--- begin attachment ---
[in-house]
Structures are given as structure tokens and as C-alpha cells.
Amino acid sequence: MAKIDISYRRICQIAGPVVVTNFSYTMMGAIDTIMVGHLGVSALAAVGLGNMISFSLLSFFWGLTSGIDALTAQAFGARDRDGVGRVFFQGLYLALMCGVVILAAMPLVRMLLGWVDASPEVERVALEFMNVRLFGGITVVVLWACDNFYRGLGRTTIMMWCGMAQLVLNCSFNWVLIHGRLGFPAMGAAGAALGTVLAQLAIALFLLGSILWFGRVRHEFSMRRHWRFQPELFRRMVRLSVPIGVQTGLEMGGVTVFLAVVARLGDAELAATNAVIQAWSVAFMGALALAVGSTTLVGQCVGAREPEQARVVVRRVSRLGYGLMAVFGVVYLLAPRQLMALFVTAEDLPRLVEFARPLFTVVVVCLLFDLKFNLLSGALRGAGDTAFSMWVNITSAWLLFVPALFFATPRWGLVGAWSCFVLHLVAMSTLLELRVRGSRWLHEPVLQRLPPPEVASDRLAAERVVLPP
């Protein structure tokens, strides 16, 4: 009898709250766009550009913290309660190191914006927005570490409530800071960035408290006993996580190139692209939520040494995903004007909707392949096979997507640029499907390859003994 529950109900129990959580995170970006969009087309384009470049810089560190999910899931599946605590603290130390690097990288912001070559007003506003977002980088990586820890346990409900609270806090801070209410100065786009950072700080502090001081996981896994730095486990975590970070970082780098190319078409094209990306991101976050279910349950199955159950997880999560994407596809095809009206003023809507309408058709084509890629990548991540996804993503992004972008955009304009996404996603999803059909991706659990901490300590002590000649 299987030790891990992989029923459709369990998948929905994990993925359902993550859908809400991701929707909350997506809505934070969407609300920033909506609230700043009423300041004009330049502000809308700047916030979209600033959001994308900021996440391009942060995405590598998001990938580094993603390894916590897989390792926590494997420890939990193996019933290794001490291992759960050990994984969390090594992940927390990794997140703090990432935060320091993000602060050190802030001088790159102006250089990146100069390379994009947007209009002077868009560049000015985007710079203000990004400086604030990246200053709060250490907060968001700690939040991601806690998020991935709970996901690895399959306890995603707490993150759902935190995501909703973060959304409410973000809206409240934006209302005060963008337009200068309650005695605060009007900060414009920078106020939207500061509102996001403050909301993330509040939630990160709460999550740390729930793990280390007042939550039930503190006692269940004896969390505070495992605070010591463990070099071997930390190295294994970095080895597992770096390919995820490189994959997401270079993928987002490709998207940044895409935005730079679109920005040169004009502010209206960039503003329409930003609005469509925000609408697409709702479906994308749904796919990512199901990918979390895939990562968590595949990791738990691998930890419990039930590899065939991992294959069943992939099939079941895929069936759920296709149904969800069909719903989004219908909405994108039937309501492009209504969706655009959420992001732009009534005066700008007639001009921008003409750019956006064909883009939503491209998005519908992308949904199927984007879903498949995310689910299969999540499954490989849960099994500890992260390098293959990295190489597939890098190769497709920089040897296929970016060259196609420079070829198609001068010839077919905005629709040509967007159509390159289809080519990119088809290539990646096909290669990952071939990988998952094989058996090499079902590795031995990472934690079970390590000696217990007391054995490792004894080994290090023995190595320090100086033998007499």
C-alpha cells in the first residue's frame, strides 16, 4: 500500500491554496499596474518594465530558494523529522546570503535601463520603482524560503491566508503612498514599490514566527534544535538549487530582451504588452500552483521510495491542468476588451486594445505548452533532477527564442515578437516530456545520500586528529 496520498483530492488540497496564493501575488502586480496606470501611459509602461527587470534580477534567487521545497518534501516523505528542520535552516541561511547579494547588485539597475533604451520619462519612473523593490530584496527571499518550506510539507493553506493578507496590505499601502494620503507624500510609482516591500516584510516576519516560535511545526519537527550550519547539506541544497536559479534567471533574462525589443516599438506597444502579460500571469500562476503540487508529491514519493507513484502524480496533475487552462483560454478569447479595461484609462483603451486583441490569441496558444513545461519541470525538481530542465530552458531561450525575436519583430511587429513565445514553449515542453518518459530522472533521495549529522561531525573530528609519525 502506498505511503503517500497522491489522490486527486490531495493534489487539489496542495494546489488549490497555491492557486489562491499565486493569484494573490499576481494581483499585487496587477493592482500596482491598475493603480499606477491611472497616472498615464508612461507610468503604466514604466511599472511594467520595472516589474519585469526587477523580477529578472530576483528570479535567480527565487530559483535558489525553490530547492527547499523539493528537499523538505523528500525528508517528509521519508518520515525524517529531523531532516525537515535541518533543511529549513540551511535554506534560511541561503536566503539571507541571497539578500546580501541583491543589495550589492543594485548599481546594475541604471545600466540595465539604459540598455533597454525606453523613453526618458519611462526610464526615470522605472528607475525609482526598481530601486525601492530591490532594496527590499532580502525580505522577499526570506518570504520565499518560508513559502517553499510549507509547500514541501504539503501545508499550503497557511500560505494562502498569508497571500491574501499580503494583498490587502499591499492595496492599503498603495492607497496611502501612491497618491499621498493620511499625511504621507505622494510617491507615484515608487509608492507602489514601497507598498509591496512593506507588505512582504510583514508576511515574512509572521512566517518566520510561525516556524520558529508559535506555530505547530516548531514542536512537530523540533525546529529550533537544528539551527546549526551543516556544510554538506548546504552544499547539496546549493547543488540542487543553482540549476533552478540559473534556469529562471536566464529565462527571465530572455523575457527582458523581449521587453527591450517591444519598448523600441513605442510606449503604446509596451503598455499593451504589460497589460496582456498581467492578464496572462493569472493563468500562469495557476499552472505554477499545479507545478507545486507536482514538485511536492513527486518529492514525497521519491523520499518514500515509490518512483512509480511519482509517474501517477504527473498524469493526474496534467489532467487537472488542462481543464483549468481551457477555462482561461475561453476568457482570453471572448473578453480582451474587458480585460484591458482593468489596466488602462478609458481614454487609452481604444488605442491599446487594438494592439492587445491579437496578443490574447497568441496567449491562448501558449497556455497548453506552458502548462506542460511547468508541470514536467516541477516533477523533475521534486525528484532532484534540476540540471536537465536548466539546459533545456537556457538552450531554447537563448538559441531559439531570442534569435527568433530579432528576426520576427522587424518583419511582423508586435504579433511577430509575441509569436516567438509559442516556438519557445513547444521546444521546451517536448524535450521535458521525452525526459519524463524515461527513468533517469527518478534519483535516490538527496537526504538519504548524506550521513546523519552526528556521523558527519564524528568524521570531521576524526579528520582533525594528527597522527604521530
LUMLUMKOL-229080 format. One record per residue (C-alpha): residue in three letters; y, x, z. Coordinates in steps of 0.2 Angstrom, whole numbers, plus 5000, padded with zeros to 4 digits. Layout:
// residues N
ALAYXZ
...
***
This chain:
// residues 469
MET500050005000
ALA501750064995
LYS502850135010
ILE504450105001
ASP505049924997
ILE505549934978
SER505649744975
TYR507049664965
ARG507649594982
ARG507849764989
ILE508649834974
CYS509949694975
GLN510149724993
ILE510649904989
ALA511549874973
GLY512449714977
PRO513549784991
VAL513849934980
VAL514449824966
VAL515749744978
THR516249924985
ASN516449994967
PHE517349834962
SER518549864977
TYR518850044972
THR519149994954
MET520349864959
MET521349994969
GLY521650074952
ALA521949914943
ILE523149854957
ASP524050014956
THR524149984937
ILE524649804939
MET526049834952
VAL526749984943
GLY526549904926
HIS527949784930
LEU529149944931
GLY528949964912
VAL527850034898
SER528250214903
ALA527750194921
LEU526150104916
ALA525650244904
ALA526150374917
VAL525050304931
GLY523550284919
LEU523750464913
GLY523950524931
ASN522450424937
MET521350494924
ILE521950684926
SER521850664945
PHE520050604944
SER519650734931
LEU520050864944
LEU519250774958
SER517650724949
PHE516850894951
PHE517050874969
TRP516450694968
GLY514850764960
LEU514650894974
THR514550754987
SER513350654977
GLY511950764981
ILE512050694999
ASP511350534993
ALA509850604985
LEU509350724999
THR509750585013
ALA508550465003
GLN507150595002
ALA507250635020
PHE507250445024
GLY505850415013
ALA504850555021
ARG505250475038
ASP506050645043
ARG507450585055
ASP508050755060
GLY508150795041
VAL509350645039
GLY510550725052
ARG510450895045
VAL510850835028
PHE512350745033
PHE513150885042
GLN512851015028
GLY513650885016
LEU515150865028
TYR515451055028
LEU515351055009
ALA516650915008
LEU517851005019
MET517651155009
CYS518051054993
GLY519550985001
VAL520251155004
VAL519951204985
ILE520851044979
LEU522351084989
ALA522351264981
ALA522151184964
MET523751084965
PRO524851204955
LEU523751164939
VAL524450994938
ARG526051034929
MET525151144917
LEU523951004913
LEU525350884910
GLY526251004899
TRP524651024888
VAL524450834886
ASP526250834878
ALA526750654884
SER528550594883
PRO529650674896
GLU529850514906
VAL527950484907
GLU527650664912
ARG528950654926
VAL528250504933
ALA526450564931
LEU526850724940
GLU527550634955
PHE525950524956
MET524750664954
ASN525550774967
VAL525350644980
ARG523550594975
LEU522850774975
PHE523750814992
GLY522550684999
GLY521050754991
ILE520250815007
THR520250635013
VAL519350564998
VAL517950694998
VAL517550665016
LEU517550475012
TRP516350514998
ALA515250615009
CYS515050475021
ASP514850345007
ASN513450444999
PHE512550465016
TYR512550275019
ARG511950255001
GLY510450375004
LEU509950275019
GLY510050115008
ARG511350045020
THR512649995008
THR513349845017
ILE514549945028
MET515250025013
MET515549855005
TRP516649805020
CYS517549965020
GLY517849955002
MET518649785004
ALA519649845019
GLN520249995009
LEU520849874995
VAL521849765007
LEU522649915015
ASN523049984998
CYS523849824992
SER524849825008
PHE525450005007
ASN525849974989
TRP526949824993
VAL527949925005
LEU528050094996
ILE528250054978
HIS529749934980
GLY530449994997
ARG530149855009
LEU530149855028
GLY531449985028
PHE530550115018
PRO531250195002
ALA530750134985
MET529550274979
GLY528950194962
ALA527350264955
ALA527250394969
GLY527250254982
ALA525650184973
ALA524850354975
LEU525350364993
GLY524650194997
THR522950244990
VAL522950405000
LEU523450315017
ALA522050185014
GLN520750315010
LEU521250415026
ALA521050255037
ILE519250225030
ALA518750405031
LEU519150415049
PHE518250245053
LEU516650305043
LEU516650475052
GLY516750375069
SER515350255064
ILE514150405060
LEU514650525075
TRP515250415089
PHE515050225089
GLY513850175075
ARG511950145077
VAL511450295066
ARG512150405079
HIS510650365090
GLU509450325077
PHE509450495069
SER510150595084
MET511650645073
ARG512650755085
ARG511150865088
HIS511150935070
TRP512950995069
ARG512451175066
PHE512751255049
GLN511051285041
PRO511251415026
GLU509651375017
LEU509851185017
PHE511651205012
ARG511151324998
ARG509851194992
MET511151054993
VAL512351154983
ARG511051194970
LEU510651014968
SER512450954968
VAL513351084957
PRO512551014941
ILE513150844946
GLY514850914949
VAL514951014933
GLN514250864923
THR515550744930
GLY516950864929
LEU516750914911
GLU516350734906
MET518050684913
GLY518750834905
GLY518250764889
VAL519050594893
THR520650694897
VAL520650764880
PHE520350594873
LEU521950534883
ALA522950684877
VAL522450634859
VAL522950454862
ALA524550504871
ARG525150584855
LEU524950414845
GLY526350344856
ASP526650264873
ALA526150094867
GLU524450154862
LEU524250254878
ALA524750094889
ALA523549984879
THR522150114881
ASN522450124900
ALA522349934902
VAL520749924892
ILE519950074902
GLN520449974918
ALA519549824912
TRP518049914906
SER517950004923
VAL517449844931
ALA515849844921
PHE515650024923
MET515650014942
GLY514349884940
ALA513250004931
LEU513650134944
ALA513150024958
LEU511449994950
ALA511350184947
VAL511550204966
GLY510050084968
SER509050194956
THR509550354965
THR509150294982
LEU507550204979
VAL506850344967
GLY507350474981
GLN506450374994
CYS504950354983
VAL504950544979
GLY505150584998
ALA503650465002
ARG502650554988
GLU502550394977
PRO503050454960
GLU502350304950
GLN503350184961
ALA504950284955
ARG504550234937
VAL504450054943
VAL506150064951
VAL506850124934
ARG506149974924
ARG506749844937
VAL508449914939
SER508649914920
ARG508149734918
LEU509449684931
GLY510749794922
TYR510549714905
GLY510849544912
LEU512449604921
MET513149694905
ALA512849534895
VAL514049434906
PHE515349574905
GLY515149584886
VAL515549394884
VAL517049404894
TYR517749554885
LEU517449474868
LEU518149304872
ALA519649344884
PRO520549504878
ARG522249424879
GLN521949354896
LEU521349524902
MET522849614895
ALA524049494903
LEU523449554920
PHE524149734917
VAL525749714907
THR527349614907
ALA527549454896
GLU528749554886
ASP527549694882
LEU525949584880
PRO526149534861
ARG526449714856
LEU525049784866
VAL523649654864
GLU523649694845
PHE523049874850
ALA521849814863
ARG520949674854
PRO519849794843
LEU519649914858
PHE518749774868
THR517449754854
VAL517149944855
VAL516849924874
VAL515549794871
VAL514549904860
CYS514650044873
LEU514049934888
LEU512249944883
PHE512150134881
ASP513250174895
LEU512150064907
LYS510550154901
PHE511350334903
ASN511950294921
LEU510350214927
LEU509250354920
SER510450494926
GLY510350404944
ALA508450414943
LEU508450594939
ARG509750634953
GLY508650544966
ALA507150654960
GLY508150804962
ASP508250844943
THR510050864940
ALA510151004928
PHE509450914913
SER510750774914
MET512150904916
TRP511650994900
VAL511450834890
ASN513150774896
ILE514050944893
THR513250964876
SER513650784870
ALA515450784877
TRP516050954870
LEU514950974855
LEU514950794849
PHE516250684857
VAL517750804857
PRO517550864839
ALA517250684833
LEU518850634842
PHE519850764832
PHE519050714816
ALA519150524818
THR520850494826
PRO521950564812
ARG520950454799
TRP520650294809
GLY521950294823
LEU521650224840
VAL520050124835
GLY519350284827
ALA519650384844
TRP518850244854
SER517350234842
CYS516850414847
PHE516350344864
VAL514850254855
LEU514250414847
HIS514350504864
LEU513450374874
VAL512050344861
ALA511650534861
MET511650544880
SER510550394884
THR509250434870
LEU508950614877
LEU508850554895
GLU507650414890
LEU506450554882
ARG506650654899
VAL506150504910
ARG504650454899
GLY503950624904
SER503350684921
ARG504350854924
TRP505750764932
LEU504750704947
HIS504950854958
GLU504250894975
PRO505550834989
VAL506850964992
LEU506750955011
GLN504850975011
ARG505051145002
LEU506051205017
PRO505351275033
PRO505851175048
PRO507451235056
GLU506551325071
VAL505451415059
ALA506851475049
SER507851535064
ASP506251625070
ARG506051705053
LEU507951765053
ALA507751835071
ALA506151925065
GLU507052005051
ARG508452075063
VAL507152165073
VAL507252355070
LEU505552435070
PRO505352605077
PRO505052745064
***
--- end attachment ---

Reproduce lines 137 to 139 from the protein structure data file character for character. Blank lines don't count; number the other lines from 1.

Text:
VAL528250504933
ALA526450564931
LEU526850724940